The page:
Fundus autofluorescence illustrates hypoautofluorescent peripapillary atrophy (PPA) and large areas of peripapillary mottled autofluorescence of the RPE in the peripapillary region, as well as gravitational tracks in the peripapillary area.

Differential diagnosis

  • Chronic central serous chorioretinopathy (CSC)
  • Posterior uveitis
  • Neuro-ophthalmological conditions with similar presentation

Management

General treatment

CSC- Spontaneous resolution of the disease occurs in 90% of the cases. However, recurrence occurs in around 50% of the cases after resolution of subretinal fluid. [7]

In patients with exogenous steroid intake, the steroids should be stopped or tapered as needed.

Treatment is required in cases with duration greater than 3 months (chronic), highly symptomatic patients, or patient with poor vision in the fellow eye.

The treatment type is governed by the phase of disease and the site of leakage on FA.

Laser photocoagulation is considered for the treatment of extrafoveal leakage points in acute cases. Focal thermal coagulation seals the RPE defects and prevents further accumulation of subretinal fluid. However, focal laser photocoagulation causes permanent damage to the RPE and overlying photoreceptors and also carries the risk of iatrogenic CNV formation especially if the laser spot size is less than 100micron. To overcome these shortcomings of conventional laser system, sub-threshold micropulse (STM) laser was introduced. STM laser does not cause thermal damage to the RPE. Instead, it stimulates the proliferation of RPE cells. Since it is not destructive and does not produce visible burns/scars, STM laser may be used for even juxtafoveal leaks. Yellow wavelength (577nm) is often used for STM laser in CSC.47 The limitation of STM laser is reduced efficacy in chronic cases with diffuse retinal pigment epitheliopathy.47 This is because STM acts at the level of RPE and does not alter the dysfunctional hyperpermeable choroidal vasculature.

Verteporfin photodynamic therapy (PDT) is the preferred treatment for chronic cases. PDT targets the choroidal hyperpermeability, reduces the dilated choroidal vasculature, reduces the CT, and leads to resolution of subretinal fluid. PDT significantly decreases the thickness of Haller’s layer without alteration of the choriocapillaris and Sattler’s layer, thereby restores the normal choroidal morphology. Conventional full dose and full laser fluence PDT may have certain adverse effects such as transient visual disturbances, unexplained visual loss, diffuse RPE atrophy, CNV formation, and choroidal ischemia. To improve the safety, half dose and/ or half fluence PDT have been advocated, but the efficacy remains questionable. However, half dose PDT has shown promise in attaining better final visual acuity and lesser recurrence than conventional PDT in a few studies. Since aberrant steroid metabolism is thought to the underlying cause for CSCR, numerous systemic drugs have been tried with equivocal results. Mineralocorticoid receptors in the choroidal vasculature increase the congestion upon stimulation, therefore antagonists such as spironolactone and eplerenone may have a role in treatment. Rifampicin, a mineralocorticoid antagonist, potentiates the catabolism of endogenous steroids and has been reported to accelerate the resolution of subretinal fluid. However, the majorities of the studies reporting the benefits of systemic therapy in chronic CSC lacks a control group or have small sample size. There is no level 1 evidence to support the use of anti-VEGF agents in the treatment of persistent fluid in chronic CSC cases in the absence of underlying CNV.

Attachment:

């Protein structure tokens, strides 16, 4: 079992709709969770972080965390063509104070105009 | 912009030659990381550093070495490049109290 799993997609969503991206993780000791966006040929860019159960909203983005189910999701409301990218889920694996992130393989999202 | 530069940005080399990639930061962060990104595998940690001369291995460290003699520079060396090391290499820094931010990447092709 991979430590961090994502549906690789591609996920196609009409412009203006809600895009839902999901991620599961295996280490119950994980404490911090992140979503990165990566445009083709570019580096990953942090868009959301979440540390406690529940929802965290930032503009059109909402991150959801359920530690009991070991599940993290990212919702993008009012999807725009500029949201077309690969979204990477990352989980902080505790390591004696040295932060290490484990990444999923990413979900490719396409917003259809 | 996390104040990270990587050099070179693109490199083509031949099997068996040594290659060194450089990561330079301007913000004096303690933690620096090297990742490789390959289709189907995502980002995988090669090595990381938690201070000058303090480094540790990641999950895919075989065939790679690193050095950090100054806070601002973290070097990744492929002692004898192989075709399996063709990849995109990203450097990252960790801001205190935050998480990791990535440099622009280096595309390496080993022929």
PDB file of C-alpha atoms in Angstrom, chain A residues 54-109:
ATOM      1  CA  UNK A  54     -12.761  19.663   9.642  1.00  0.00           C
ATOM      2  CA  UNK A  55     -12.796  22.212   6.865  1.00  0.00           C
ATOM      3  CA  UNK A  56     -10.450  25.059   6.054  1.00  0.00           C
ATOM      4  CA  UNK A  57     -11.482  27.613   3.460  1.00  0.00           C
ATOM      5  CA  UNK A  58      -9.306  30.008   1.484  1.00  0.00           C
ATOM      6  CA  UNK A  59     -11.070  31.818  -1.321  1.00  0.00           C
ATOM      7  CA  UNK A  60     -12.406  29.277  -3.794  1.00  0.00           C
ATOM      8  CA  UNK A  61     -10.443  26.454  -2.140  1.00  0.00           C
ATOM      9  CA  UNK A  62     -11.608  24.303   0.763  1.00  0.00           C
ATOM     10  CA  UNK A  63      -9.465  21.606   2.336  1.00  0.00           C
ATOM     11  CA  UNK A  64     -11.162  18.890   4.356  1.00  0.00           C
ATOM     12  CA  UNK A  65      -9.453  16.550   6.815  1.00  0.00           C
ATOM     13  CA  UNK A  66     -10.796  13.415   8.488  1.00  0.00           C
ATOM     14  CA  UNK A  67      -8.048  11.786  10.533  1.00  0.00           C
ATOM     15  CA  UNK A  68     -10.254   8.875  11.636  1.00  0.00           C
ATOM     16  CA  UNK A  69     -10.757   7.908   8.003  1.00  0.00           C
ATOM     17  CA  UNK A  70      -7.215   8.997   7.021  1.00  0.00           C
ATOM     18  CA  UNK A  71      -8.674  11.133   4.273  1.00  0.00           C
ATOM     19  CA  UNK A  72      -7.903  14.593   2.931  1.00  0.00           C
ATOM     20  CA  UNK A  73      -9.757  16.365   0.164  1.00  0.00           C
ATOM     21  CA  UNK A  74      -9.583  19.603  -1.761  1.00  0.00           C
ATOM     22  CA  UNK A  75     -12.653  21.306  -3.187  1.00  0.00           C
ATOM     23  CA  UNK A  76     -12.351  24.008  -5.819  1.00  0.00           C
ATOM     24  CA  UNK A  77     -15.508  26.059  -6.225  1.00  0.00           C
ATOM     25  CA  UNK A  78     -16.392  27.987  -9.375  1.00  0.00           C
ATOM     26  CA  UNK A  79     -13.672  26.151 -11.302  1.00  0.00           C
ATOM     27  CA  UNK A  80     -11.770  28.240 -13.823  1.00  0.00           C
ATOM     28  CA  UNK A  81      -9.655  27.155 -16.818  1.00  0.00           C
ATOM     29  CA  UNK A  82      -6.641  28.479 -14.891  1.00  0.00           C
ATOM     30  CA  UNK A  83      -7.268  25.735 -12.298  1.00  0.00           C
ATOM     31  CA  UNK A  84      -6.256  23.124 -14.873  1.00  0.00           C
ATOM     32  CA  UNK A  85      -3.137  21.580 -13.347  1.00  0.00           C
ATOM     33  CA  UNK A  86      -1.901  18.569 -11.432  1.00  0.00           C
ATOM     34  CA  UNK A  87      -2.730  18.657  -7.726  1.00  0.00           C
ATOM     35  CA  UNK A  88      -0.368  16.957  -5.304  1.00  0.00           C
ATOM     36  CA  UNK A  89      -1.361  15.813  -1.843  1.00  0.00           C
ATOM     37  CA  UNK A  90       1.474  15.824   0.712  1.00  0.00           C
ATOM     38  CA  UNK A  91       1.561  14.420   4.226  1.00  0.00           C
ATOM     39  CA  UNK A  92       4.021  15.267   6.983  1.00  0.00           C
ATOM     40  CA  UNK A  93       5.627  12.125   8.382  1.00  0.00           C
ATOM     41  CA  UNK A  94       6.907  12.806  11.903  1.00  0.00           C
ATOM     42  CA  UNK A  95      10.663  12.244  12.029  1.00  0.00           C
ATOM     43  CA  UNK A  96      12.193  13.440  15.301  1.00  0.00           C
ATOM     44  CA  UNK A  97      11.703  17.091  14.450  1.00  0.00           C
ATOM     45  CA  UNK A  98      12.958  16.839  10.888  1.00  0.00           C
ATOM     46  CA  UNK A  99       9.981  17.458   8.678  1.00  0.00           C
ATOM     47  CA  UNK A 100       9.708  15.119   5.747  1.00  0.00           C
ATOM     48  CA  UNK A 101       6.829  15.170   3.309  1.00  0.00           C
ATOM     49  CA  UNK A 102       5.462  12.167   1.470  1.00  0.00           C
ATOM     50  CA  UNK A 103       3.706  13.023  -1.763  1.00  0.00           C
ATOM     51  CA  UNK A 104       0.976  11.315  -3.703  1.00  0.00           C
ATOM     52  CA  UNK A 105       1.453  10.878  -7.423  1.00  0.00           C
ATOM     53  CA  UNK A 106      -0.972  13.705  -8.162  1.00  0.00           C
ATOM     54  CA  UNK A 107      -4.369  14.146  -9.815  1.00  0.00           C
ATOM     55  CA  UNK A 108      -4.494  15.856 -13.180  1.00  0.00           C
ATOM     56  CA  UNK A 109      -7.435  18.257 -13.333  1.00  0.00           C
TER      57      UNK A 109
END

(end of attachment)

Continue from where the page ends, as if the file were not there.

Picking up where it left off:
References

  1. 1.0 1.1 1.2 1.3 1.4 1.5 Phasukkijwatana, N., Freund, K. B., Dolz-Marco, R., Al-Sheikh, M., Keane, P. A., Egan, C. A., … Sarraf, D. (2018). PERIPAPILLARY PACHYCHOROID SYNDROME. Retina, 38(9), 1652–1667. doi:10.1097/iae.0000000000001907
  2. Moraru, A.D., Costin, D., Moraru, R.L., Costuleanu, M., & Brănișteanu, D.C. (2020). Current diagnosis and management strategies in pachychoroid spectrum of diseases (Review). Experimental and Therapeutic Medicine, 20, 3528-3535. https://doi.org/10.3892/etm.2020.9094
  3. Govetto A, Sarraf D, Scialdone A. "HIDE AND SEEK" NEUROSENSORY RETINAL DETACHMENTS IN PERIPAPILLARY PACHYCHOROID SYNDROME ASSOCIATED WITH PULMONARY ARTERIAL HYPERTENSION. Retin Cases Brief Rep. 2019 Nov 21. doi: 10.1097/ICB.0000000000000942. Epub ahead of print. PMID: 31764883.
  4. Phasukkijwatana N, Freund KB, Dolz-Marco R, Al-Sheikh M, Keane PA, Egan CA, et al. Peripapillary Pachychoroid Syndrome. Retina (Philadelphia, Pa), 2018; 38(9):1652-67.
  5. Castro-Navarro, V., Behar-Cohen, F., Chang, W. et al. Pachychoroid: current concepts on clinical features and pathogenesis. Graefes Arch Clin Exp Ophthalmol 259, 1385–1400 (2021). https://doi.org/10.1007/s00417-020-04940-0
  6. Alonso-Martín, B., de-Lucas-Viejo, B., Gimeno-Carrero, M., Ferro-Osuna, M., & Sambricio, J. (2020). Diagnosis by multimodal imaging in peripapillary pachychoroid syndrome: A case report. Archivos de La Sociedad Española de Oftalmología (English Edition), 95(5), 248–253. doi:10.1016/j.oftale.2020.01.014
  7. Kumawat D, Bhayana A, Kumar V. PachychoroidPachychoroid Spectrum Disorders: A Review of Clinical Features and Management.DJO 2019;30:7-15